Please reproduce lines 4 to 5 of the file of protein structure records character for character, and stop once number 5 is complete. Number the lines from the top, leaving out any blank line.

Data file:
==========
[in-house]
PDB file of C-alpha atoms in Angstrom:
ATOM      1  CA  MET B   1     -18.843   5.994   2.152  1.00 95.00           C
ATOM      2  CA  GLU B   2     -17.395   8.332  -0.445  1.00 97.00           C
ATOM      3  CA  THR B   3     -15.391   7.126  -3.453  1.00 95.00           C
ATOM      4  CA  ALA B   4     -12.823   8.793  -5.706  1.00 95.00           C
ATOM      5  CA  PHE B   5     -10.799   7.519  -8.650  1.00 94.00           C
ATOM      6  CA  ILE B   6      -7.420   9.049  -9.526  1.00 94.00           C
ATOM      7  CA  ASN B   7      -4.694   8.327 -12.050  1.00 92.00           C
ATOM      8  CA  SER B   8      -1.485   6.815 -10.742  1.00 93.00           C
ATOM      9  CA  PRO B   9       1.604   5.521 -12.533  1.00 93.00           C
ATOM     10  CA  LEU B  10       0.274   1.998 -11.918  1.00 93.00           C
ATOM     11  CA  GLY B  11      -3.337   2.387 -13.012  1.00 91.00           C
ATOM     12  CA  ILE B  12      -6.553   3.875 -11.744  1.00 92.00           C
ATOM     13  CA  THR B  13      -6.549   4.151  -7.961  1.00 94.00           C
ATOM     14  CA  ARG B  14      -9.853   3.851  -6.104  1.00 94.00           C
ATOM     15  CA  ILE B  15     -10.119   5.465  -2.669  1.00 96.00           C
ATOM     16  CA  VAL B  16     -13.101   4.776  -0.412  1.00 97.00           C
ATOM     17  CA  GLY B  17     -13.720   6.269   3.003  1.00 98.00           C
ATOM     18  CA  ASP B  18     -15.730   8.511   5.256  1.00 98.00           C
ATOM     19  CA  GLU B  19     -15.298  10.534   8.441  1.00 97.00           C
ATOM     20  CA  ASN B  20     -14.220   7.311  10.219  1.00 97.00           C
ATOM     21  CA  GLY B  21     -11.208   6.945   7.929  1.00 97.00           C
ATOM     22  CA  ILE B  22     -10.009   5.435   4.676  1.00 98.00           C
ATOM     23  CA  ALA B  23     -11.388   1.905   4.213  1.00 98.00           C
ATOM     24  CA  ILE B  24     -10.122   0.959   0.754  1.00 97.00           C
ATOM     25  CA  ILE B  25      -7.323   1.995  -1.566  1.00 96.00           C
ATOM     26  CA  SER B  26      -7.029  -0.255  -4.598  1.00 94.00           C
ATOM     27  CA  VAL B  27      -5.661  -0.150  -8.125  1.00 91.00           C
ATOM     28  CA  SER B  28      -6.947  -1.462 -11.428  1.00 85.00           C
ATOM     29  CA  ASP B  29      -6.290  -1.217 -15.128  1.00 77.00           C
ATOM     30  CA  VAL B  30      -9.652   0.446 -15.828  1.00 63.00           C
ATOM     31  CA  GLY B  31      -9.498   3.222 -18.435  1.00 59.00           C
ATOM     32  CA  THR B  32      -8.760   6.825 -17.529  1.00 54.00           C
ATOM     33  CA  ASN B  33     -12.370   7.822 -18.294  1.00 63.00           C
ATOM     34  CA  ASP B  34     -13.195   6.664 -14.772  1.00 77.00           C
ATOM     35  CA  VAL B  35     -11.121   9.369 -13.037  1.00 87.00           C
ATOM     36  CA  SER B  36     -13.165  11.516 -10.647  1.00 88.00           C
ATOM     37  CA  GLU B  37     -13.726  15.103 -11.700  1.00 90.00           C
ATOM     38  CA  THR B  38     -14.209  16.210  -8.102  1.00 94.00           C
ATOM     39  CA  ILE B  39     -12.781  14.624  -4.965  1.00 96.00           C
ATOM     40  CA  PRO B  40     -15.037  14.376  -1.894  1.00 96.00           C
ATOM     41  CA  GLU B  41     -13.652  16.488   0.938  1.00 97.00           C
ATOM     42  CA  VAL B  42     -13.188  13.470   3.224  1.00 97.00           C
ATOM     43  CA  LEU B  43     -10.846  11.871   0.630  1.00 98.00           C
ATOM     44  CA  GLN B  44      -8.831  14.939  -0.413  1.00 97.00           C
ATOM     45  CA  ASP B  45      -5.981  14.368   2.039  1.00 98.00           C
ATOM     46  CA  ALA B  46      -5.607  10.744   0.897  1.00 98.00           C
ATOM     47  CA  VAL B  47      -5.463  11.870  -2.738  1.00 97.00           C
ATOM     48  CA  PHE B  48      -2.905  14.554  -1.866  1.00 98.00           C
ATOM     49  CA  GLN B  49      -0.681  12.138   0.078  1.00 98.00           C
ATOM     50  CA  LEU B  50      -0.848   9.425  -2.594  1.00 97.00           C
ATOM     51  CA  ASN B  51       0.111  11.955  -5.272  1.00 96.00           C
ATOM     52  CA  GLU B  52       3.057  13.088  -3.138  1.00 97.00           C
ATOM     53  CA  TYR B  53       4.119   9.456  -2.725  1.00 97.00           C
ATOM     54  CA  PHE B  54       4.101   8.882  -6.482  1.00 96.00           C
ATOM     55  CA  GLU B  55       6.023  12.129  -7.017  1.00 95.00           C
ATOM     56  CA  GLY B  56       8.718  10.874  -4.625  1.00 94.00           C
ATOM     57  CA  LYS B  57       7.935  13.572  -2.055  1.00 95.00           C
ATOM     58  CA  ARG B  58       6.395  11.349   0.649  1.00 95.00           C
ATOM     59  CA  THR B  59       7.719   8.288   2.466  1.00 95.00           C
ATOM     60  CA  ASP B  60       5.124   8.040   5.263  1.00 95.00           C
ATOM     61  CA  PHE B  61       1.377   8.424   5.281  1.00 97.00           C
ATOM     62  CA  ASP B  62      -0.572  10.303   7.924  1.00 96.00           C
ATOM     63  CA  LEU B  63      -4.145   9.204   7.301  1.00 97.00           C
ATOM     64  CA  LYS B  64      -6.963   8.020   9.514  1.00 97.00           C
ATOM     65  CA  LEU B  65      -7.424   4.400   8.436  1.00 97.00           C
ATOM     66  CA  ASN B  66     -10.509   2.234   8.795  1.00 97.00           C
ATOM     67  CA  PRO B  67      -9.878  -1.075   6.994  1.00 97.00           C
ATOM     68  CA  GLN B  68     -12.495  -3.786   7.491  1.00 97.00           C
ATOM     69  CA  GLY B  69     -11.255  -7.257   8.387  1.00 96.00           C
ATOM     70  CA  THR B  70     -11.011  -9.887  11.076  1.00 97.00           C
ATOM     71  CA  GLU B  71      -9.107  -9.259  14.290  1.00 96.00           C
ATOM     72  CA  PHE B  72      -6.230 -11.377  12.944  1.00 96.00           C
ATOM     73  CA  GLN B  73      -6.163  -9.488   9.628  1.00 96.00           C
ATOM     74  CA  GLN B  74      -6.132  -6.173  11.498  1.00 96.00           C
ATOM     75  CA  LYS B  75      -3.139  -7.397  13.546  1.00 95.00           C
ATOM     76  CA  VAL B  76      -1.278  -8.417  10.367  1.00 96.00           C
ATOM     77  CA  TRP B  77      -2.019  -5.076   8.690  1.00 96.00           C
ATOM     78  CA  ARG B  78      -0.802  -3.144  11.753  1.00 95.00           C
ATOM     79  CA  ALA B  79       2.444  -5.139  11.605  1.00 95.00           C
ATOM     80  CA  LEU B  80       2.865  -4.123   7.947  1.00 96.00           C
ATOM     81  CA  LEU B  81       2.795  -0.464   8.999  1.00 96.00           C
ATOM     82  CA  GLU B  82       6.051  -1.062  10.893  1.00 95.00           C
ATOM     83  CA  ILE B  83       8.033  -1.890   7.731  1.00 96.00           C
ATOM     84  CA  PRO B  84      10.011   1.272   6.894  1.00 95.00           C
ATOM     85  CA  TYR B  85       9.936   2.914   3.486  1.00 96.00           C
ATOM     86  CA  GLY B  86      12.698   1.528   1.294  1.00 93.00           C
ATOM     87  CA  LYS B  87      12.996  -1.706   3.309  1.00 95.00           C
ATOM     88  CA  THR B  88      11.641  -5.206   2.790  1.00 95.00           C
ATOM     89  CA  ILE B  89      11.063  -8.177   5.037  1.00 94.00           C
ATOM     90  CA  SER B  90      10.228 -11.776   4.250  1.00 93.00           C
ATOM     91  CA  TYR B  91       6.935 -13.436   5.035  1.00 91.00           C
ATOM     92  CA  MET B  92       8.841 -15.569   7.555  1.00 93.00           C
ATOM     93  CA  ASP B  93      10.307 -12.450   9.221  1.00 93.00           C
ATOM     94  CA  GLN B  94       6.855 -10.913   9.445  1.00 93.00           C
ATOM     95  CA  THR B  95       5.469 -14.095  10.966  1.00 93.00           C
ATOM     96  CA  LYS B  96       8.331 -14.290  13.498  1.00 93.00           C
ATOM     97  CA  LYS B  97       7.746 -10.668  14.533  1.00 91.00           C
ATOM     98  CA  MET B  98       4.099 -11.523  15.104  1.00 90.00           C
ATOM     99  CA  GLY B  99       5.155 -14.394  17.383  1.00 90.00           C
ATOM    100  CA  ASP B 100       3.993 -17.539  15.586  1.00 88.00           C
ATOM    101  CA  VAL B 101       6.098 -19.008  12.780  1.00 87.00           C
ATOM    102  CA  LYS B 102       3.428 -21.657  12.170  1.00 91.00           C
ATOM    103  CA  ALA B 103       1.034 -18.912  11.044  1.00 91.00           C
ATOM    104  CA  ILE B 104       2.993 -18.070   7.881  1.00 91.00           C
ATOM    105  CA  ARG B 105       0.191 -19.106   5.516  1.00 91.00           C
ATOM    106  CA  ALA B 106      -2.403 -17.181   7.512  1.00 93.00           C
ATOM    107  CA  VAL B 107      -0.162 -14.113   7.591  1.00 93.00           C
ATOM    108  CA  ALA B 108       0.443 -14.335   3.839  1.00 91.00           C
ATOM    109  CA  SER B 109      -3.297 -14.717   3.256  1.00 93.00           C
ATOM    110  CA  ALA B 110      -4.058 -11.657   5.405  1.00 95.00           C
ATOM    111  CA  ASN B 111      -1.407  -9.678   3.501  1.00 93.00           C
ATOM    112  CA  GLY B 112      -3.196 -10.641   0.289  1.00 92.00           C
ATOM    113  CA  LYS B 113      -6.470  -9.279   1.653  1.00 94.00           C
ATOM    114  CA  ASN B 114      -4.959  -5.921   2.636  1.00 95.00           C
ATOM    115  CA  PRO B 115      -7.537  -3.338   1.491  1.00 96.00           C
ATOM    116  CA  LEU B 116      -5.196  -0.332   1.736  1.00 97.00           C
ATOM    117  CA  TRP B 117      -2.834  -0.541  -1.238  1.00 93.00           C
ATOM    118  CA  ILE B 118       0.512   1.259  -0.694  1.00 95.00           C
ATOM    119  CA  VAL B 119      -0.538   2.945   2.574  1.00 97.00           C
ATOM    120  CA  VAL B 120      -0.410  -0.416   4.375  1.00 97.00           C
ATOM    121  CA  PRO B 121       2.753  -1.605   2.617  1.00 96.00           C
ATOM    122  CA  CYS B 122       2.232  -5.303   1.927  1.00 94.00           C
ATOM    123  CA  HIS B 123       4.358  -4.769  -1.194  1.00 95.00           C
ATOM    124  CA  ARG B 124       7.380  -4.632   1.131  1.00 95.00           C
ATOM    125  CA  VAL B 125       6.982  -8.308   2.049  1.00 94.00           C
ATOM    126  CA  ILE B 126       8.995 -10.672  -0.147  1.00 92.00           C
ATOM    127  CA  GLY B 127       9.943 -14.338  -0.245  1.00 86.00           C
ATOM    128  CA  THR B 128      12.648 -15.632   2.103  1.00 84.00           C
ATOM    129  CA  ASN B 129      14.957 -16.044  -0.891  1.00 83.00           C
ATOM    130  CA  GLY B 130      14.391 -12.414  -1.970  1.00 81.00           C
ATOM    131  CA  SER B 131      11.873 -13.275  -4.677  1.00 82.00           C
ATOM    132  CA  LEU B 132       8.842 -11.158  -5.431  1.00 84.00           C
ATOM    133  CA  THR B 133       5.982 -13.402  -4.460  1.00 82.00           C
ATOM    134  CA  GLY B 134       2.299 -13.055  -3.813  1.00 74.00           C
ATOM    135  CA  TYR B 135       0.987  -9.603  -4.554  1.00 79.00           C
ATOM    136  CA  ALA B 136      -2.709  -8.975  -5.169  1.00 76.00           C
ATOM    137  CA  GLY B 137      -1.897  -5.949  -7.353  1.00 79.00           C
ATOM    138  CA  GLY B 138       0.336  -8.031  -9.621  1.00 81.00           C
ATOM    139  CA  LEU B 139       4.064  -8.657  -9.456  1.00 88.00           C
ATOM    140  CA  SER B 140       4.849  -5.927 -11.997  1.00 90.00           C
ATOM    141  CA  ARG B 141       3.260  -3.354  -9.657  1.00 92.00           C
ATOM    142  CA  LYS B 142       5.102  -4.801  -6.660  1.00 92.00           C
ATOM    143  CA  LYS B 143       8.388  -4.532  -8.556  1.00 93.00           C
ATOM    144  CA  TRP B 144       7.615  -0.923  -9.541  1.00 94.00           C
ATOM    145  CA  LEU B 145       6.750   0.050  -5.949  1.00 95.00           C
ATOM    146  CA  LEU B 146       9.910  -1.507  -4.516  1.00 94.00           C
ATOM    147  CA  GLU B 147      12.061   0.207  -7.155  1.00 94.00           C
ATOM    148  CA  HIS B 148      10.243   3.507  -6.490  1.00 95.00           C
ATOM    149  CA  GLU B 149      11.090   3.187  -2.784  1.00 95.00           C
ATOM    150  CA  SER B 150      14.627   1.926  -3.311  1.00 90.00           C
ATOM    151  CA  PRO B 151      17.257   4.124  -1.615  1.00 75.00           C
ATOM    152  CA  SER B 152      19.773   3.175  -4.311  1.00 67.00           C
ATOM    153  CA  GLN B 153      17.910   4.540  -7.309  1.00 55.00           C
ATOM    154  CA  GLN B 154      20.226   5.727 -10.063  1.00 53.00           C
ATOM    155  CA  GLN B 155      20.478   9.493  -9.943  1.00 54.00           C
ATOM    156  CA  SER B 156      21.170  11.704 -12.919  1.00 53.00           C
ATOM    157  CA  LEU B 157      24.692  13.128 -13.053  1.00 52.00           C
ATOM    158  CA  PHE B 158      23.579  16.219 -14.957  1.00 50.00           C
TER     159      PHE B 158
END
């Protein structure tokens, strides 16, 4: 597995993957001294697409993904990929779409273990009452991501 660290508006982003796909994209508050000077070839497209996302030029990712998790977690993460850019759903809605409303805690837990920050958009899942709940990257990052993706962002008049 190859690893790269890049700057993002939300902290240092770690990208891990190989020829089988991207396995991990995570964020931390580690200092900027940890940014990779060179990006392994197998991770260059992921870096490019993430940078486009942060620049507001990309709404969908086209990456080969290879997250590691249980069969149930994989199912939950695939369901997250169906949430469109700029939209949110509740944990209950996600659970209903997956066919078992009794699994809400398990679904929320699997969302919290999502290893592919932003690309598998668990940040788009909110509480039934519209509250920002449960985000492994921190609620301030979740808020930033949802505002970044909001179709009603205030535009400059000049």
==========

ATOM      2  CA  GLU B   2     -17.395   8.332  -0.445  1.00 97.00           C
ATOM      3  CA  THR B   3     -15.391   7.126  -3.453  1.00 95.00           C